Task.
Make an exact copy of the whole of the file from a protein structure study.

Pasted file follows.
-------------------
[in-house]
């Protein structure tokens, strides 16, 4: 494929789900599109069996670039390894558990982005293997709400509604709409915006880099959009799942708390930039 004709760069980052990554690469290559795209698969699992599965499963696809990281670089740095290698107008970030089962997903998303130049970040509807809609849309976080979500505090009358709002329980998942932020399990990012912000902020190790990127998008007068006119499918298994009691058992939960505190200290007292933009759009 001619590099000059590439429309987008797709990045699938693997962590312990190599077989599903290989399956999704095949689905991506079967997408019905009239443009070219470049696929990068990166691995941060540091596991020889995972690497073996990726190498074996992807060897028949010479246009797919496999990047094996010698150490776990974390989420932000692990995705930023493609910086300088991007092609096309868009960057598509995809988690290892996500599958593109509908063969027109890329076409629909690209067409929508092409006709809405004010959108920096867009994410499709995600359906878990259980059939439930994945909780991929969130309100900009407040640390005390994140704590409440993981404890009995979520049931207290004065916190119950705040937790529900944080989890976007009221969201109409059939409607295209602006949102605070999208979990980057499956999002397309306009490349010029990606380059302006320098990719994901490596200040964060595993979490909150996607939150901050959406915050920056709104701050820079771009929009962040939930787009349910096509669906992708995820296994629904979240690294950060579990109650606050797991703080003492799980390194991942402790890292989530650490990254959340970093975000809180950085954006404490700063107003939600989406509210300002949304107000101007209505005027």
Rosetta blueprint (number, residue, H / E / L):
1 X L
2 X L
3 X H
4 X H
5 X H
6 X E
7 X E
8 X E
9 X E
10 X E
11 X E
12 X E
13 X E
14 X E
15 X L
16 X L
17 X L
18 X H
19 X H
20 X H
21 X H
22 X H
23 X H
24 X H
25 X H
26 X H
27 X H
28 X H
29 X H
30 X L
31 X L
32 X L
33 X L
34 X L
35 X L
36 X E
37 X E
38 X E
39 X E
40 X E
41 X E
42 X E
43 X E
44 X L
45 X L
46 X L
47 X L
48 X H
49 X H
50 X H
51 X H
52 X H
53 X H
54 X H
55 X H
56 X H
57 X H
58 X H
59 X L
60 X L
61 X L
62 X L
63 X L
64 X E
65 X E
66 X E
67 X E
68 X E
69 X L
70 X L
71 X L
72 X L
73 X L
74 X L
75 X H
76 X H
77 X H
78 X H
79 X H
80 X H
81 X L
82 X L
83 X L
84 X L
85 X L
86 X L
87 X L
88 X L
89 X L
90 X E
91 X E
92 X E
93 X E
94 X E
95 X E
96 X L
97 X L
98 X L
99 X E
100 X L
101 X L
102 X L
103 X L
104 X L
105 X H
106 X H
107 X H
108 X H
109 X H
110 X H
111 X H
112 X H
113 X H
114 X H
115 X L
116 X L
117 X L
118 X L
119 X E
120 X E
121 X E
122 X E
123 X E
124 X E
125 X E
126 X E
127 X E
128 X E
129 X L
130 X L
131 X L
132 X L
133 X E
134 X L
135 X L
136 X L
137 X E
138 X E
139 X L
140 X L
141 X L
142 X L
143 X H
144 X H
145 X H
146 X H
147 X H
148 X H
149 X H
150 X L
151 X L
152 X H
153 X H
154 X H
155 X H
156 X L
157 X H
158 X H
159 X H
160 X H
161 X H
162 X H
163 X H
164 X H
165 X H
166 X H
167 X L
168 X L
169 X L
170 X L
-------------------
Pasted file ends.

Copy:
[in-house]
């Protein structure tokens, strides 16, 4: 494929789900599109069996670039390894558990982005293997709400509604709409915006880099959009799942708390930039 004709760069980052990554690469290559795209698969699992599965499963696809990281670089740095290698107008970030089962997903998303130049970040509807809609849309976080979500505090009358709002329980998942932020399990990012912000902020190790990127998008007068006119499918298994009691058992939960505190200290007292933009759009 001619590099000059590439429309987008797709990045699938693997962590312990190599077989599903290989399956999704095949689905991506079967997408019905009239443009070219470049696929990068990166691995941060540091596991020889995972690497073996990726190498074996992807060897028949010479246009797919496999990047094996010698150490776990974390989420932000692990995705930023493609910086300088991007092609096309868009960057598509995809988690290892996500599958593109509908063969027109890329076409629909690209067409929508092409006709809405004010959108920096867009994410499709995600359906878990259980059939439930994945909780991929969130309100900009407040640390005390994140704590409440993981404890009995979520049931207290004065916190119950705040937790529900944080989890976007009221969201109409059939409607295209602006949102605070999208979990980057499956999002397309306009490349010029990606380059302006320098990719994901490596200040964060595993979490909150996607939150901050959406915050920056709104701050820079771009929009962040939930787009349910096509669906992708995820296994629904979240690294950060579990109650606050797991703080003492799980390194991942402790890292989530650490990254959340970093975000809180950085954006404490700063107003939600989406509210300002949304107000101007209505005027």
Rosetta blueprint (number, residue, H / E / L):
1 X L
2 X L
3 X H
4 X H
5 X H
6 X E
7 X E
8 X E
9 X E
10 X E
11 X E
12 X E
13 X E
14 X E
15 X L
16 X L
17 X L
18 X H
19 X H
20 X H
21 X H
22 X H
23 X H
24 X H
25 X H
26 X H
27 X H
28 X H
29 X H
30 X L
31 X L
32 X L
33 X L
34 X L
35 X L
36 X E
37 X E
38 X E
39 X E
40 X E
41 X E
42 X E
43 X E
44 X L
45 X L
46 X L
47 X L
48 X H
49 X H
50 X H
51 X H
52 X H
53 X H
54 X H
55 X H
56 X H
57 X H
58 X H
59 X L
60 X L
61 X L
62 X L
63 X L
64 X E
65 X E
66 X E
67 X E
68 X E
69 X L
70 X L
71 X L
72 X L
73 X L
74 X L
75 X H
76 X H
77 X H
78 X H
79 X H
80 X H
81 X L
82 X L
83 X L
84 X L
85 X L
86 X L
87 X L
88 X L
89 X L
90 X E
91 X E
92 X E
93 X E
94 X E
95 X E
96 X L
97 X L
98 X L
99 X E
100 X L
101 X L
102 X L
103 X L
104 X L
105 X H
106 X H
107 X H
108 X H
109 X H
110 X H
111 X H
112 X H
113 X H
114 X H
115 X L
116 X L
117 X L
118 X L
119 X E
120 X E
121 X E
122 X E
123 X E
124 X E
125 X E
126 X E
127 X E
128 X E
129 X L
130 X L
131 X L
132 X L
133 X E
134 X L
135 X L
136 X L
137 X E
138 X E
139 X L
140 X L
141 X L
142 X L
143 X H
144 X H
145 X H
146 X H
147 X H
148 X H
149 X H
150 X L
151 X L
152 X H
153 X H
154 X H
155 X H
156 X L
157 X H
158 X H
159 X H
160 X H
161 X H
162 X H
163 X H
164 X H
165 X H
166 X H
167 X L
168 X L
169 X L
170 X L